Do not misunderstand me, Sir: I As I am not much accustomed very willingly conform “ to every to write for the edification or in- ordinance of man for the Lord's struction of the readers of Maga- sake;" but, very clearly, this maxzines, though I have occasionally im, whether law or custom framed contributed an article for that pur- it into a law, can relate only to matpose, you will please to overlook ters not settled in the word of God, the homely garb in which I address or to things which men have estayou. I am a plain man, used to blished in conformity with that the plain directions of my Bible, word. I do not think that any law and unaccustomed to inventions by or any custom can make that to be which the evident dictates of the my duty which the word of God word of truth may be explained condemns, or can excuse me in the away or evaded. I have lived, I adhering to any habits, maxims, or trust, many years upon the blessed customs which are not sanctioned doctrines and promises which our by scriptural precept or scriptural heavenly Father has given us in the practice. Scriptures; and I can find no peace The ground of all moral obligato my soul, but in proportion as I tion, then, and the rule by which cleave to and feed upon his truths, we must be guided, is the law of plainly and literally understood. God recorded in his word. ConIf the doctrines are pared away or formity to that rule is right; and frittered down to Eastern meta- whatever is not in conformity with phors; if the promises are made that rule is evidently wrong. At chiefly to belong to the early con- least, so I have been used to view verts from paganism, or are confined the matter. I do not find that the to the Apostles, or to their times, divine law makes any reference to, my comforts are gone; because a or allowance of my will, pleasure, misapplied promise can only foster interest, or convenience; but, plaindelusion and self-deceit. "I take ly, directly, and unreservedly orders pleasure, therefore, in believing, me to do my duty, and to judge of that as Christ and his Apostles de- that duty by the sacred canon. livered their instructions for the These observations, Sir, both you benefit of all ranks and classes, and and your readers will, of course, particularly assure us, that they are think not only obvious, but trite accessible and intelligible to the and commonplace; such as every poor and unlearned, their doctrines one consents to, and every one apand consolations were intended for proves: for all admit the Bible, our times, and all times, and that I and not human laws or customs, to may and ought to possess and en- be the sole rule of moral obligation. joy the benefit of them.
So, Mr. Editor, I had been in the But, Mr. Editor, I am led by the habit of thinking. I fancied, at same Scriptures to look for pre- least as to our Protestant country, cepts for the formation and guid- that the law of the Most High was ance of my thoughts, words, and our great standard of reference, and actions; and as I dare not put the that all our own plans, views, inteleast confidence, as it respects my rests, and wishes are to be tried, comfort or salvation, in any promise and approved or found guilty, as or doctrine not referrible to that they correspond with or deviate sacred volume, so I dare not regu- from that great, invariable, and unlate my temper and conduct by any erring guide.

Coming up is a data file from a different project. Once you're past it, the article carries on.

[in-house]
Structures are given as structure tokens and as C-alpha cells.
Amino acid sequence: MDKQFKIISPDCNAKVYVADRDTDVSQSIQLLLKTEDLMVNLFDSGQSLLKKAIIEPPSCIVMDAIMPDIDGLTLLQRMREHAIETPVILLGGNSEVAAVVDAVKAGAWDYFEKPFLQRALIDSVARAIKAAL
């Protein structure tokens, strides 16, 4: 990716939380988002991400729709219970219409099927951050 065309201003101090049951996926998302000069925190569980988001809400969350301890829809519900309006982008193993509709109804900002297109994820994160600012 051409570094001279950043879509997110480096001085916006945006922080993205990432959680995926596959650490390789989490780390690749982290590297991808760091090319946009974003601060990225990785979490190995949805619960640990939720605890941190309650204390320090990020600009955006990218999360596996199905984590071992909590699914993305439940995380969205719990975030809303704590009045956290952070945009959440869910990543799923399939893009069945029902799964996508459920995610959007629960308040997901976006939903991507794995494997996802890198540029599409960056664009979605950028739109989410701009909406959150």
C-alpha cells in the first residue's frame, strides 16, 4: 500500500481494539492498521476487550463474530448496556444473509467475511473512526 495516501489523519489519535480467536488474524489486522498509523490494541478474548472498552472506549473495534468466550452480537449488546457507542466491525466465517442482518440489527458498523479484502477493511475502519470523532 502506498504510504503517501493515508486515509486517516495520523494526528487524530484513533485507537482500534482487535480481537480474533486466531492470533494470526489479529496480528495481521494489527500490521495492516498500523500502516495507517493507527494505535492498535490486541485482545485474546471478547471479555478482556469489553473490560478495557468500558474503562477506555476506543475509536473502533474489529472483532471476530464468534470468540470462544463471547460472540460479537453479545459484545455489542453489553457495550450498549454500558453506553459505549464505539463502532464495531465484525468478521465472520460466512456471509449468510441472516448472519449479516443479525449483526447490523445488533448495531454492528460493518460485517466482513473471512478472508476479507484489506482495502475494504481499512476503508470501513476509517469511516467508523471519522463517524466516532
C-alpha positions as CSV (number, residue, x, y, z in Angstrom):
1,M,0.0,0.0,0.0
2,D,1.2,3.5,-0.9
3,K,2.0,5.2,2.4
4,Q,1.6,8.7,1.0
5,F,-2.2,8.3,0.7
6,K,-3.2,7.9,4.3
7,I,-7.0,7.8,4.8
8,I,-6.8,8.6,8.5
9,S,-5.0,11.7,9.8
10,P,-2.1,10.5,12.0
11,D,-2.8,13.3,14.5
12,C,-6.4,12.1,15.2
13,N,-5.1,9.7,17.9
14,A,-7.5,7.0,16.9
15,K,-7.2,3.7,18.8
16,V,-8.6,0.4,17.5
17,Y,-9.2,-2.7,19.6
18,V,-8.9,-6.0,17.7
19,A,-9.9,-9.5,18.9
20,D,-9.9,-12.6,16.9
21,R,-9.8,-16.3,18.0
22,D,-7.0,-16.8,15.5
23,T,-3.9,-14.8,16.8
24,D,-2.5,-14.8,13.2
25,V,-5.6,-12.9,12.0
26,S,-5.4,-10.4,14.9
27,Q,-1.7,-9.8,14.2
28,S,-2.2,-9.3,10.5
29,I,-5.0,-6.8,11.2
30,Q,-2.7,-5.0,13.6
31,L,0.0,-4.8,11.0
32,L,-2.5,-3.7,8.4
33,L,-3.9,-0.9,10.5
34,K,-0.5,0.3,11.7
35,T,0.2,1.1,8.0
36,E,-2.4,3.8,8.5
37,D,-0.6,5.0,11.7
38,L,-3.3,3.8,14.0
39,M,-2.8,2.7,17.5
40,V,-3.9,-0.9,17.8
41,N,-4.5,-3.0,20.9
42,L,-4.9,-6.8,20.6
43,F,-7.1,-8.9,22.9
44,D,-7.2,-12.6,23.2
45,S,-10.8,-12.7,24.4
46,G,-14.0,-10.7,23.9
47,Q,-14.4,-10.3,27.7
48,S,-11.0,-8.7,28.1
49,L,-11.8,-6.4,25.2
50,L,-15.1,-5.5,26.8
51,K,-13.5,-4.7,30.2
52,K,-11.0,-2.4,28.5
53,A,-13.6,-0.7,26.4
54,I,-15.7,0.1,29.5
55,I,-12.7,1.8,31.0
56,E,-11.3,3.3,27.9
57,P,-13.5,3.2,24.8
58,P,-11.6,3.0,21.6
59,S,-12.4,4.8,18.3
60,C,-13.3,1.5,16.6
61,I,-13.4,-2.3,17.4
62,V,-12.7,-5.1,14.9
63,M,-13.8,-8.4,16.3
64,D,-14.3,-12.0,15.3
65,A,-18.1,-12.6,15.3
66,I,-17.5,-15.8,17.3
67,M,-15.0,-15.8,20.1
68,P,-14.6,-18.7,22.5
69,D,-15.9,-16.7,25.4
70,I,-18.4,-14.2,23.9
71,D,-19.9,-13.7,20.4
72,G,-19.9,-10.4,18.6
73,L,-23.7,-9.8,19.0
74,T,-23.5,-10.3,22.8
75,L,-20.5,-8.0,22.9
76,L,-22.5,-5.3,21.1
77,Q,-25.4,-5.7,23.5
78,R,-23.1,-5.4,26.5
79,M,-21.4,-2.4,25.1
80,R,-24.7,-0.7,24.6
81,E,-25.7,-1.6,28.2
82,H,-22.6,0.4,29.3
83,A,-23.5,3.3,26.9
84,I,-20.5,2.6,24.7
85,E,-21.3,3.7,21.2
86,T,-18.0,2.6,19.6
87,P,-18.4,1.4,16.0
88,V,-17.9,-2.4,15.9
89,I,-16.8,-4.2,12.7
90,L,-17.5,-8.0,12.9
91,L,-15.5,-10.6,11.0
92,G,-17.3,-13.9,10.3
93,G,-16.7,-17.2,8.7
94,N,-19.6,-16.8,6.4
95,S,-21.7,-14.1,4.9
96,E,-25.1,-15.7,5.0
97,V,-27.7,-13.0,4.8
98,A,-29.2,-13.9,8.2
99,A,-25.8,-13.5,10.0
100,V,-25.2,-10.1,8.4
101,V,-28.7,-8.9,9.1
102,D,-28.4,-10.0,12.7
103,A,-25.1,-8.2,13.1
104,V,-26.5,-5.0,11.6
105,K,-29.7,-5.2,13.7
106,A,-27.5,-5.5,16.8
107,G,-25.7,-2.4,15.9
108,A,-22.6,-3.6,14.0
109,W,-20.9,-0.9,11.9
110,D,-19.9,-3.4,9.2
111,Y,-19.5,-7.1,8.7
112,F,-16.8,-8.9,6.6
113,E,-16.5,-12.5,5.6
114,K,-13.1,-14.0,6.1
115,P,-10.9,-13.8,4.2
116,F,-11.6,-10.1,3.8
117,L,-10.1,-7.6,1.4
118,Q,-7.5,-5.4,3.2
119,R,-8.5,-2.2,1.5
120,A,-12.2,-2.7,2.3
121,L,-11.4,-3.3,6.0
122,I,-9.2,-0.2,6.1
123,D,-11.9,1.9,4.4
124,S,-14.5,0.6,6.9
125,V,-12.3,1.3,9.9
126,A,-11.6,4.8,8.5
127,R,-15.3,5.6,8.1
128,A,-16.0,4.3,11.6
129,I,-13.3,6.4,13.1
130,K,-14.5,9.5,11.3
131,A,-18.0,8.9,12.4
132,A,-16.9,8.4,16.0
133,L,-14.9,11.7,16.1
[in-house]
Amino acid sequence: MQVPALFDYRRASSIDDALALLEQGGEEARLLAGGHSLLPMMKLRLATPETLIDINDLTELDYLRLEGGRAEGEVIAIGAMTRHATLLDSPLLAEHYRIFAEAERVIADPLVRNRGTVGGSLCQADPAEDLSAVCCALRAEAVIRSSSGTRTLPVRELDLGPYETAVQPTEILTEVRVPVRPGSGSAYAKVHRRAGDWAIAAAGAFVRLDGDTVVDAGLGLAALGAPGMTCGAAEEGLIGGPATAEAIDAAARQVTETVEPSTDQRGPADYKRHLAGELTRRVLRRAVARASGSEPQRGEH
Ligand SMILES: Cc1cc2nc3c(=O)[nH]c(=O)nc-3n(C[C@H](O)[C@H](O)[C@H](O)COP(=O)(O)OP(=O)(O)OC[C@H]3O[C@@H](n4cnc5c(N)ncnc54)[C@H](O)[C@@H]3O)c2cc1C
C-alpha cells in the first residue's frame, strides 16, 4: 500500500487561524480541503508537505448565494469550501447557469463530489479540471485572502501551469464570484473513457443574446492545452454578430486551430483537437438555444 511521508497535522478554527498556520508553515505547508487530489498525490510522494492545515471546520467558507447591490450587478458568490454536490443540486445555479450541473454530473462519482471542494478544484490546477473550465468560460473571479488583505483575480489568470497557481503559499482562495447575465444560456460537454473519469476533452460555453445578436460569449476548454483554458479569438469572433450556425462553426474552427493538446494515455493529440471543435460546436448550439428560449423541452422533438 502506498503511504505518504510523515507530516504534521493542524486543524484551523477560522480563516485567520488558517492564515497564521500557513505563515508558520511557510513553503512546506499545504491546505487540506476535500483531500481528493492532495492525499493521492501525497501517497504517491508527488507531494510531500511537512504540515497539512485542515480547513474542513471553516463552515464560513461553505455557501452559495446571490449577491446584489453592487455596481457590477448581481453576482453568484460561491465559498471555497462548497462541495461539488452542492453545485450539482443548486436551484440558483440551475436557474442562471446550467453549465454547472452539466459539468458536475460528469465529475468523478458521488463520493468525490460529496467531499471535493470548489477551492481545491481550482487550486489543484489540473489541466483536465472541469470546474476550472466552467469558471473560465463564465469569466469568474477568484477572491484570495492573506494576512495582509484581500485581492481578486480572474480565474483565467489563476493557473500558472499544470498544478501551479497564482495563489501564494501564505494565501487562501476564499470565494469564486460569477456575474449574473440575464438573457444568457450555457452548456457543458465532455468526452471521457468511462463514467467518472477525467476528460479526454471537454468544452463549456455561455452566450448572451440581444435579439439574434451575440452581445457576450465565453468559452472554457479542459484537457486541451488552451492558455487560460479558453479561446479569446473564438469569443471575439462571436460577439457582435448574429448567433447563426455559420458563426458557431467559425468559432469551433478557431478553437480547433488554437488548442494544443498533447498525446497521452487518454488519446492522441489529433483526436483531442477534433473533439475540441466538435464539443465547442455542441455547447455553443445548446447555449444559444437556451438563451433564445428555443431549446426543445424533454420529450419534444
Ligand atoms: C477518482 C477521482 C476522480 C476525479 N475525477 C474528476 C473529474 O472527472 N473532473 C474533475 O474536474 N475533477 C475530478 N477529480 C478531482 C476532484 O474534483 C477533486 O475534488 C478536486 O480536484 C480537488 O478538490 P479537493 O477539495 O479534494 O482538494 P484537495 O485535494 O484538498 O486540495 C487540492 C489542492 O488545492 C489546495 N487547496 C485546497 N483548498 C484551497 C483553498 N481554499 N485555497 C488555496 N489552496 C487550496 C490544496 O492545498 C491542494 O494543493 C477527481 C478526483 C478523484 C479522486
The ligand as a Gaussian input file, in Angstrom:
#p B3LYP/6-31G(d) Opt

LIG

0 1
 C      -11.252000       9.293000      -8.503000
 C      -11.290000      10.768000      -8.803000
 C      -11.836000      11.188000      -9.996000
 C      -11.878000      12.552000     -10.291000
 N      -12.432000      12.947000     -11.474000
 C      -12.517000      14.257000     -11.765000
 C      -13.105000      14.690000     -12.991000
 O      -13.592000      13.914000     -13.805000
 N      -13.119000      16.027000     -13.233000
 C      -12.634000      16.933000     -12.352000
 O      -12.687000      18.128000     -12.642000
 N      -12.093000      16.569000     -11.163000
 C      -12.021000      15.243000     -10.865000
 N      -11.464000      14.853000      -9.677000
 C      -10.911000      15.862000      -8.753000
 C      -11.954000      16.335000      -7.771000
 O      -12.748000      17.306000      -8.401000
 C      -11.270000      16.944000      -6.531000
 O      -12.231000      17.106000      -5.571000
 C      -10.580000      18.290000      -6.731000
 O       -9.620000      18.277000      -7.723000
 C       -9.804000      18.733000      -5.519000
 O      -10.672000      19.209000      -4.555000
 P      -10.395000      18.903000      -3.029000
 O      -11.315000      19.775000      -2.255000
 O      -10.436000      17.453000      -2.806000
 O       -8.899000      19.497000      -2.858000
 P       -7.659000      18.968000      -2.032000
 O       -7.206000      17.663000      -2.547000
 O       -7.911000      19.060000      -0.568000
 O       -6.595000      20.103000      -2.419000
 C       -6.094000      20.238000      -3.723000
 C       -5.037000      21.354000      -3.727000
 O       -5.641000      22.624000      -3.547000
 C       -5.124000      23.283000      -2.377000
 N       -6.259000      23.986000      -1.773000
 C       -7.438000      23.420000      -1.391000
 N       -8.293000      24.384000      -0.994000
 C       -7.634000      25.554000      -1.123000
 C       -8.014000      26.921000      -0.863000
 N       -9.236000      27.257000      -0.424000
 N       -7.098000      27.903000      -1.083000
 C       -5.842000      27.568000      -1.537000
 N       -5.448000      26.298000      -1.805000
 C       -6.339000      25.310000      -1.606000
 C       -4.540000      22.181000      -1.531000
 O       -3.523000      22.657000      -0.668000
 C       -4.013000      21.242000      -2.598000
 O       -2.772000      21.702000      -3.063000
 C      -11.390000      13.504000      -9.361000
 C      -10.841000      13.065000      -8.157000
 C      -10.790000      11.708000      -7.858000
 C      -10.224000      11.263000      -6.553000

Judge, then, of my surprise and council of the nation---the House confusion, Sir, when I tell you that of Commons-the inquiry was not, all my old habits of thinking and “What is my duty towards my judging upon this subject, have, neighbour?” (at least, it was not by within these last few weeks, been the persons to whom I now allude, assaulted in a way, and from quar- and amongst whom were found ters, which I tremble to contem- some of His Majesty's Ministers,) plate. If individuals are bound by but, What is policy and interest God's law, so is the Church, and One (if I mistake not) of Mr. Canso is the state and the nation. ning's resolutions included someWhat then am I to think, or to say, thing like these words, “ due conwhen I behold man's interest and sideration being had to the proman's convenience made the ground perty of the planters, which has of human duty ? and when I hear several times been sanctioned by and read of grave discussions taking the British Legislature.” place, upon subjects which affect Here, Sir, if I am not deceived, the present and eternal welfare of the scriptural ground of duty is forour fellow-creatures ; and those dis- saken, and the interest of man subcussions making duty to turn upon stituted in its place. If it be true interest: and those discussions, that the property" here alluded moreover, not conducted by the to, is the possession of our fellowignorant or the vulgar, the adven- creatures as slaves, violently torn turer or the warrior, but by clergy- from their country, and by force remen and esquires, by bishops and tained in bondage; to speak of senators ?
them as “ property," to which the Sir, this matter is important, and West Indians have a right, is a it lies near my heart. If we forsake direct violation of the Scripture, the word and law of God, may we the only rule of human judgment not fear that God will forsake us ? respecting these matters. If, inIf we make our interest, and not deed, it be true, (and who will deny his will, the rule of our duty, may it?) that the planters are in posseswe not apprehend that divine judg- sion of stolen “ property," and the ments will overtake us in our pur- British Legislature have sanctioned suits, and subvert our sinful and this possession, the only duty which carnal projects? But that I may remains, to both planter and Legisnot be suspected of speaking gra- lature, now, is to make restitution, tuitously upon this subject, I will and to imitate the conduct of the state a few instances in evidence- Roman oppressor, when convinced instances not of private or indivi- of his extortion as tax-gatherer, by dual transactions, but some of them his conversion to Christianity: “ If such as are, or have been, pub- I have done any wrong to any man, lished to the world. I attended I restore four-fold.” one of those many meetings which Remember, Sir, I am not now have been lately held to petition discussing the duty of immediate against the perpetuity of slavery in emancipation, but the ground upon our West Indian colonies. How which some of our first legislators was I surprised to find several (not form their obligations and their a few), both gentlemen and clergy conduct, relative to the continuance men, enter upon the inquiry, not as of slavery in our West Indian coloa matter of duty to be determined nies. If our interest cannot form by the word of God, but as a duty an item in the estimate of moral to be suspended upon the contin obligation, all arguments and pleas, gence of civil policy and individual founded upon the consideration of advantage! When also, this same loss and gain, are utterly and absosubject was discussed in the great lutely irrelevant and inadmissible.